As to count III, which is at issue in this case, the information, jury verdict, judgment, and sentence demonstrate that Hatten was charged with and found guilty of attempted second-degree murder, a felony that is listed in sub-subparagraphs (a)1.a.-q. See § 777.04(4)(c), Fla. Stat.; § 782.04(2), Fla. Stat.; § 775.087(2)(a)1.a., Fla. Stat. And during the course of the commission of the felony, the jury found that Hatten actually possessed and discharged a firearm and caused death or great bodily harm. Accordingly, the trial court had the discretion pursuant to section 775.087(2)(a)3. to impose a mandatory minimum sentence anywhere within the range of 25 years to life for count III even if the selected mandatory minimum exceeds the statutory maximum absent the 10–20–Life statute.
In this case, the trial court imposed a total sentence of 40 years' imprisonment for count III, with a 25–year mandatory minimum sentence. The trial court did not impose its entire sentence pursuant to the 10–20–Life statute. A sentence imposed pursuant to the 10–20–Life statute is a mandatory minimum sentence that is not eligible for gain-time or early release. See § 775.087(2)(b), Fla. Stat.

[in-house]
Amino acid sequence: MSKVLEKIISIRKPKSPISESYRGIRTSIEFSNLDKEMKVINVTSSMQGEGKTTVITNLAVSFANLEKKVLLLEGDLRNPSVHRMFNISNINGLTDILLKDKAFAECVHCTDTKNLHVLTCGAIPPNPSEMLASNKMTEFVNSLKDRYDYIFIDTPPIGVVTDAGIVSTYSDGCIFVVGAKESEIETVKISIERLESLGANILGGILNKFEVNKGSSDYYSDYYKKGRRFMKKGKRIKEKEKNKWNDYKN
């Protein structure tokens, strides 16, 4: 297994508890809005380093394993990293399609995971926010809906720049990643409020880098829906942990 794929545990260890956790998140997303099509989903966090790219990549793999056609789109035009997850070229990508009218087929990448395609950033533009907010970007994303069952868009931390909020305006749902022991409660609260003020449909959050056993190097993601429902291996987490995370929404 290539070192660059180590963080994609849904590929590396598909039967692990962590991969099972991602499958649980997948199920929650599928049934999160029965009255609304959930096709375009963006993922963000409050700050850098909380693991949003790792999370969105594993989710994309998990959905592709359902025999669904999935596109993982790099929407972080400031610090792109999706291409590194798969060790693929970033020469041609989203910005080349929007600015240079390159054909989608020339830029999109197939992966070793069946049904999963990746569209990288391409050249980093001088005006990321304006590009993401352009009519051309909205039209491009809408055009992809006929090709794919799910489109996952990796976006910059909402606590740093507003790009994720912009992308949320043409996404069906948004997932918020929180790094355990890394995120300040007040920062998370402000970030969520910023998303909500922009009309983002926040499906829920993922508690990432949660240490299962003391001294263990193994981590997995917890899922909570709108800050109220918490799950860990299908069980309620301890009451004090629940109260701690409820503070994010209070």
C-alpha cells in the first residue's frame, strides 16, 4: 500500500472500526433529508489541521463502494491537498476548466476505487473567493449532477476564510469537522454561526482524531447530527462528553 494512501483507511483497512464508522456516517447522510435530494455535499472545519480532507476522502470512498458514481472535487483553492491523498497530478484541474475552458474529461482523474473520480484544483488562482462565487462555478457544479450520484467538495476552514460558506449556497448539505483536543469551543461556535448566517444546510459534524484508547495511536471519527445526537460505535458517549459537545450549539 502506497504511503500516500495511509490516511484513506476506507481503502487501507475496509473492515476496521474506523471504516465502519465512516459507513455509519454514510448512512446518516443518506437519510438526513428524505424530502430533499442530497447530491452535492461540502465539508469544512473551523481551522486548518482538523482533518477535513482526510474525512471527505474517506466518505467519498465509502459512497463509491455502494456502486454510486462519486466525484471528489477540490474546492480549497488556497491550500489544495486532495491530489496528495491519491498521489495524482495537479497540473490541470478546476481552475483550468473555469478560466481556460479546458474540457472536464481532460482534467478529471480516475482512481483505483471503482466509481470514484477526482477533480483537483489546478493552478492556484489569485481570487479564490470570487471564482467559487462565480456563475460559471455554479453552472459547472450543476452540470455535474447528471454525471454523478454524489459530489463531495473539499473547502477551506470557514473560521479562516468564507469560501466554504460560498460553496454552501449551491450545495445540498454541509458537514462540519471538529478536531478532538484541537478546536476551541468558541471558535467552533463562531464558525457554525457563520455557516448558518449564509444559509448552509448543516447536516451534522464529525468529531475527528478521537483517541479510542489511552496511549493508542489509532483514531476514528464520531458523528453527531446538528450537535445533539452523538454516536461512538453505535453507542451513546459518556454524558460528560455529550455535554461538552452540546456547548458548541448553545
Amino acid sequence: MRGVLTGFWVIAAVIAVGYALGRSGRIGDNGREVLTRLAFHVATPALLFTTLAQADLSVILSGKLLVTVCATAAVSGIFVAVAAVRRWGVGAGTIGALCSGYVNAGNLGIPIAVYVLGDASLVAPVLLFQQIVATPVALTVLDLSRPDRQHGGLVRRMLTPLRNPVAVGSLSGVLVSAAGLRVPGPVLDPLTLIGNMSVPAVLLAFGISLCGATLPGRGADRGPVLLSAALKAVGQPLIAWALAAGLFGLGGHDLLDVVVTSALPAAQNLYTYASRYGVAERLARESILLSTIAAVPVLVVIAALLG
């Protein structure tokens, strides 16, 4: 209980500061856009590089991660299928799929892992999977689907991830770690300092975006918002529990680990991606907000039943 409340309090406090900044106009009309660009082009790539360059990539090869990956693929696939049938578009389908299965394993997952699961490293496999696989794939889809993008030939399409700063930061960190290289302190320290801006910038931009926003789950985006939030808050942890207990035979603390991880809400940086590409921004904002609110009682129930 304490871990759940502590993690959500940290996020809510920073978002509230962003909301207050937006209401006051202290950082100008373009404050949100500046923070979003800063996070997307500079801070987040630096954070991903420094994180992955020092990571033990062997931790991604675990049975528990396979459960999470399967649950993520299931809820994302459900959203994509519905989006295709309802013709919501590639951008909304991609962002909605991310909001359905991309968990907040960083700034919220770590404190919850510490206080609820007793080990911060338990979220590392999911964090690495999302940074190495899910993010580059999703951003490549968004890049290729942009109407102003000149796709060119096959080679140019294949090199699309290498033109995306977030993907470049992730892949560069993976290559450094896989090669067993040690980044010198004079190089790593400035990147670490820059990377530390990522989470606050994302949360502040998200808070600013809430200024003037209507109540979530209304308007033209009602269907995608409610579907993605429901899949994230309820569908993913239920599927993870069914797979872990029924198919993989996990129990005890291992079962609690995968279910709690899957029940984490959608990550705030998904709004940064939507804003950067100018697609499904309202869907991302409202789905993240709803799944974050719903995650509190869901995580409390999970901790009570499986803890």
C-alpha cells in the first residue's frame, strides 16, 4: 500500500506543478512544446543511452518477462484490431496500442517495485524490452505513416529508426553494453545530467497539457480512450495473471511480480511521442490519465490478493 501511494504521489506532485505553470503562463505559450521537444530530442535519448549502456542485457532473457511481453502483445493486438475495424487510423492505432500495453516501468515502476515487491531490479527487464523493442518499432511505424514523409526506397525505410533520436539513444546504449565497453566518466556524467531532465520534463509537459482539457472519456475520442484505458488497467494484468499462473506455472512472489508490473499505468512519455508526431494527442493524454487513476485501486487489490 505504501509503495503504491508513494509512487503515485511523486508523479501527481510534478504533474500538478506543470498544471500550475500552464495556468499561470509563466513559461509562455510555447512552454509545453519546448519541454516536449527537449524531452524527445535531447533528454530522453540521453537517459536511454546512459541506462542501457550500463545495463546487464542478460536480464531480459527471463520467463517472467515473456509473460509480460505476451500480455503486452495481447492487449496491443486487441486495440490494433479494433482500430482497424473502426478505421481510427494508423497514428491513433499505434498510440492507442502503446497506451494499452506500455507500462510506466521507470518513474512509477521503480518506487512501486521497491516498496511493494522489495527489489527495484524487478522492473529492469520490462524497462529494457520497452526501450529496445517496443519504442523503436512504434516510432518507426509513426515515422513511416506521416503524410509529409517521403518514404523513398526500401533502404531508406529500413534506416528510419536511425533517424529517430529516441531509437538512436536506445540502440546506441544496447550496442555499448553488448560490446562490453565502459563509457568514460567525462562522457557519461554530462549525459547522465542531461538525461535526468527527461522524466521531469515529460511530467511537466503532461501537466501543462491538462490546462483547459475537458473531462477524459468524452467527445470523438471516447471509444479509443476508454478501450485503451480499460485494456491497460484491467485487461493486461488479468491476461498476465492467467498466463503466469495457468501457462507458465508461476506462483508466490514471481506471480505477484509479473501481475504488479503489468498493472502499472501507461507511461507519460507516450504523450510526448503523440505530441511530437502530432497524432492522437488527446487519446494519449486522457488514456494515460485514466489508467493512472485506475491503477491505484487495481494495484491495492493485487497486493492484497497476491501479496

Notably, the trial court could have imposed the total 40–year sentence as a mandatory minimum sentence pursuant to the 10–20–Life statute, even though it would exceed the 30–year maximum under the general sentencing statute, pursuant to Mendenhall. However, the sentence imposed was the following: “For a term of 40 years (25 yr. min. mand.).” There is no statutory authority for the additional term of years beyond the selected mandatory minimum (of 25 years) under the 10–20–Life statute. Although this Court in Mendenhall clarified that the 10–20–Life statute prevails over the general sentencing maximums, if the trial court chooses to impose a sentence beyond the selected mandatory minimum sentence pursuant to the 10–20–Life statute, additional statutory authority is required.
For the reasons expressed above, we quash the First District's decision in Hatten and remand for resentencing.3 We also approve the holding of the Fourth District in Wiley certified to be in conflict by the First District in Hatten, as well as the holdings certified to be in conflict from the Second, Fourth, and Fifth Districts.
It is so ordered.
LABARGA, C.J., and PARIENTE, LEWIS, QUINCE, CANADY, and PERRY, JJ., concur.